But as time went on, he adapted to prison life and learnt how to live away from his loved ones.

According to Prof Nherera, being educated made his life easier as he was already accustomed to different cultures during his many years of studying.

“Being in prison was just like learning another culture and finding ways to adapt. I quickly adjusted to other cultures and languages while I was studying in different countries.

“People learn everyday. I was put in an environment where I learnt about prison life though I did not learn enough,” he explained.

Said Prof Nherera: “When in prison, you are physically shut from the outside world. However, this does not stop you from doing the things you are emotionally attached to.

“As an educationist and a researcher, my job requires reading a lot. I lost count of the different books I read while in prison,” he said.

He said while alone in his cell, he quickly realised that being in prison was another way of learning though he missed all the good things that come with freedom.

“I quickly realised that there is no point mourning over the imprisonment and I did what I love best — reading.

“A person can read a book from a hotel, another can read the same book from a prison and yet another person can read the book from home.

“The most important thing is that the content of the book does not change no matter where you read it from,” he added.

He said he also volunteered to teach English and Economics prison classes during his stint at Harare Central Prison.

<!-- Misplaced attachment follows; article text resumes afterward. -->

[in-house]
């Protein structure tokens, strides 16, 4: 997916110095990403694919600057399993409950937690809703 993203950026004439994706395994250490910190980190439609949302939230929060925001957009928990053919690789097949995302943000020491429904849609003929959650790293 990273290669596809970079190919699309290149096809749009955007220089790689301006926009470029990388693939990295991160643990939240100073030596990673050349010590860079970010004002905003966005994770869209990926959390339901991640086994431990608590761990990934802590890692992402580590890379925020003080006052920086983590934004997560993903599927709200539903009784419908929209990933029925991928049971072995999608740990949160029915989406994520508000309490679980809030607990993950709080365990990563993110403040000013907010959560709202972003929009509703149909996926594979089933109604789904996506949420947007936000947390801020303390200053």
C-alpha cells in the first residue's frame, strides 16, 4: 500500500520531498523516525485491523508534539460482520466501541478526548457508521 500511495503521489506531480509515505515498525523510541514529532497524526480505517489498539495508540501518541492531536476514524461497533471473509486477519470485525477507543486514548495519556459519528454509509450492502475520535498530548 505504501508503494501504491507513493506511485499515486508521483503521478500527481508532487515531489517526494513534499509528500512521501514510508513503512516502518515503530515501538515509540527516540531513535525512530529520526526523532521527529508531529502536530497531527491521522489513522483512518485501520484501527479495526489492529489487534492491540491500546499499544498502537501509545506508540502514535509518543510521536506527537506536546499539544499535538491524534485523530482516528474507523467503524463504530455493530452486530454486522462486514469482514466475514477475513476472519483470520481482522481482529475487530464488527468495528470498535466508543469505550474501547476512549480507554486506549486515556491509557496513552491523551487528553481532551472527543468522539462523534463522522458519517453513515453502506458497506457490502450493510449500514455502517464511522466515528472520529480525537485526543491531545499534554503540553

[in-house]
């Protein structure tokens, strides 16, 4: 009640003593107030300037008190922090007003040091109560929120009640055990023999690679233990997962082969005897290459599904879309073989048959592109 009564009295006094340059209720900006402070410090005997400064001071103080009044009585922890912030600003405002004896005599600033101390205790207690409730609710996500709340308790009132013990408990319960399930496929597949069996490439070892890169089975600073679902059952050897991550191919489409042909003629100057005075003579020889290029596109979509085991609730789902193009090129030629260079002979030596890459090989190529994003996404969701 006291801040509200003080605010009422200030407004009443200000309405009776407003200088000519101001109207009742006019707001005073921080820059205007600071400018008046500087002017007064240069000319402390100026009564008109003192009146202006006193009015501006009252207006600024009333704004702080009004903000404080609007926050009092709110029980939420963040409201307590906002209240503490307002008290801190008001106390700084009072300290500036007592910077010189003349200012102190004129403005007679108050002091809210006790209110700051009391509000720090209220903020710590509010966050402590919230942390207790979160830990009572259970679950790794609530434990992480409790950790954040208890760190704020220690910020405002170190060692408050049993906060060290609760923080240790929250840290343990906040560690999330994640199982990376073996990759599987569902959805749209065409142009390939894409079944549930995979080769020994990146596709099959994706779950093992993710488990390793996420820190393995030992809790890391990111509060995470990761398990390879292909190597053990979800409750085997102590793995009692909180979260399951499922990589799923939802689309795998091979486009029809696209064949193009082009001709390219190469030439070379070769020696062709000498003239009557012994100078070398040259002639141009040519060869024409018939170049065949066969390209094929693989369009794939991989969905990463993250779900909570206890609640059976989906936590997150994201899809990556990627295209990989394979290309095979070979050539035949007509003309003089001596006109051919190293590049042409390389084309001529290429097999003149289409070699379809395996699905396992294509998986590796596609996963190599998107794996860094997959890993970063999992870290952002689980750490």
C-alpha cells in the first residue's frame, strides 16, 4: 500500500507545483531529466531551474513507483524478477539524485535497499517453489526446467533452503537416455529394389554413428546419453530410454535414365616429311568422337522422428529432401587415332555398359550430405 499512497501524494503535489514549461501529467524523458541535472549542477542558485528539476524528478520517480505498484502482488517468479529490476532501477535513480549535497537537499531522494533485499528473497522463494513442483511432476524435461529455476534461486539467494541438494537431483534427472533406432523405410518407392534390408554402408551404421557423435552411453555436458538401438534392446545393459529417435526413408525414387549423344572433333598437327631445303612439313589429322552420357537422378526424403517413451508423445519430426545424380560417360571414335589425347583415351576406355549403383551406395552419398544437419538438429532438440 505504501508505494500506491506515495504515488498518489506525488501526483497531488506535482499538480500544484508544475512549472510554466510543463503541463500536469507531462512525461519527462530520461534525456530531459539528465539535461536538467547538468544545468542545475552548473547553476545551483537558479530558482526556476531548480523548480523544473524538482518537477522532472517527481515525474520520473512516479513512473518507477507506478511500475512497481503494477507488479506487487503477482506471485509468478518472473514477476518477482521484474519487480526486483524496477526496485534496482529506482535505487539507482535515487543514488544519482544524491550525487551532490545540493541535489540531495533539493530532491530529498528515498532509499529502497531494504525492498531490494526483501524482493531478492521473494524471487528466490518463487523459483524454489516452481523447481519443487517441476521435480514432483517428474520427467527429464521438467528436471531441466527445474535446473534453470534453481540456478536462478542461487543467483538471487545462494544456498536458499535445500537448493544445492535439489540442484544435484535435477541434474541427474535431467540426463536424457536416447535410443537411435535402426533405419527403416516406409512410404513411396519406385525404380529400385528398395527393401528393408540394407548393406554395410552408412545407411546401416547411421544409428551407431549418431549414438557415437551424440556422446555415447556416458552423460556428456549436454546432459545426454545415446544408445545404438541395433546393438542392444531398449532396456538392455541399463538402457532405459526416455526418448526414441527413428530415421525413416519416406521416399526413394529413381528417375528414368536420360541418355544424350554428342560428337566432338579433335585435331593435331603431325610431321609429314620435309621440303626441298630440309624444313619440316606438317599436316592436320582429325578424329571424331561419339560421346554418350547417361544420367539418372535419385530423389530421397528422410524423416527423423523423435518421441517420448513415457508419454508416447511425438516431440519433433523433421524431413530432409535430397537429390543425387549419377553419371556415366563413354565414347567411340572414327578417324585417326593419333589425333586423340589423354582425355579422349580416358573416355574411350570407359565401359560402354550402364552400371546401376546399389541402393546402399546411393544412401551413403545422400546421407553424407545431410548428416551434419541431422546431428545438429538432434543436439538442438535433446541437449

According to Prof Nherera, his students enjoyed his lectures and respected him.

“I did not lose respect from other people while I was in prison. Other inmates and prison officials did not demean me, but respected me.

“Some of the students in my class were prison officers who were studying at the Zimbabwe Open University, while others were ‘O’ and ‘A’ Level students. They all found my help valuable.

“Giving out knowledge is a lifetime investment in people,” he said.

Prof Nherera said his family visited him once a week and would update him on what was going on in his fields of interest while at Harare Central Prison.

“My family never missed a single visit and the time they visited me was worthwhile though it was under restriction,” he said.

He said moving to Connemara Open Prison made his life easier as he would visit his family for a week if sufficient notice was given to prison officials.

“I had access to my laptop and would spend most of my time researching. I did not want to miss out on a single event in all my areas of interest.

“You need to keep up with the latest news and research developments if you are an educationist or else you will rust,” he noted.

He said he was carrying out research in various areas, but could not be drawn into revealing what these were.

“As an academic, you continue to research many things at the same time. I am patient and cannot rush to immediately do things. It has only been two weeks since I was cleared and am now comfortable,” he said.

He said he had never made contact with Shah since he was freed from prison.

“We have never been friends. You only look for your friends,” he said.